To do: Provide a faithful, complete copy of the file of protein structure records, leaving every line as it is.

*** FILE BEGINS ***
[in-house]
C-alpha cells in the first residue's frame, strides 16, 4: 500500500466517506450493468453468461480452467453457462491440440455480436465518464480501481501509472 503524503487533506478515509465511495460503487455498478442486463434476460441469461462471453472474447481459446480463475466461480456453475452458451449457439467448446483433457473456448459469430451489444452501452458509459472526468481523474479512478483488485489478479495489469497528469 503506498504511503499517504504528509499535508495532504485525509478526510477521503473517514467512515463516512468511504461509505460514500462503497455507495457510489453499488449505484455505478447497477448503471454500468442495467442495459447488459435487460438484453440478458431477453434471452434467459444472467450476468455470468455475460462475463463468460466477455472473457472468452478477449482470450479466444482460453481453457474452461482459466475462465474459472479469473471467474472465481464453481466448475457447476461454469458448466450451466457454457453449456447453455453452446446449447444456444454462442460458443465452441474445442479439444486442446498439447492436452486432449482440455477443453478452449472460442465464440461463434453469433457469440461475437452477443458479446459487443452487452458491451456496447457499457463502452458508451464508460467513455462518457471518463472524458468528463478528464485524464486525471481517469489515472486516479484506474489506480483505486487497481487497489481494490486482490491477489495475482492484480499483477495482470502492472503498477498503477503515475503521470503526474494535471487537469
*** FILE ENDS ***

[in-house]
C-alpha cells in the first residue's frame, strides 16, 4: 500500500466517506450493468453468461480452467453457462491440440455480436465518464480501481501509472 503524503487533506478515509465511495460503487455498478442486463434476460441469461462471453472474447481459446480463475466461480456453475452458451449457439467448446483433457473456448459469430451489444452501452458509459472526468481523474479512478483488485489478479495489469497528469 503506498504511503499517504504528509499535508495532504485525509478526510477521503473517514467512515463516512468511504461509505460514500462503497455507495457510489453499488449505484455505478447497477448503471454500468442495467442495459447488459435487460438484453440478458431477453434471452434467459444472467450476468455470468455475460462475463463468460466477455472473457472468452478477449482470450479466444482460453481453457474452461482459466475462465474459472479469473471467474472465481464453481466448475457447476461454469458448466450451466457454457453449456447453455453452446446449447444456444454462442460458443465452441474445442479439444486442446498439447492436452486432449482440455477443453478452449472460442465464440461463434453469433457469440461475437452477443458479446459487443452487452458491451456496447457499457463502452458508451464508460467513455462518457471518463472524458468528463478528464485524464486525471481517469489515472486516479484506474489506480483505486487497481487497489481494490486482490491477489495475482492484480499483477495482470502492472503498477498503477503515475503521470503526474494535471487537469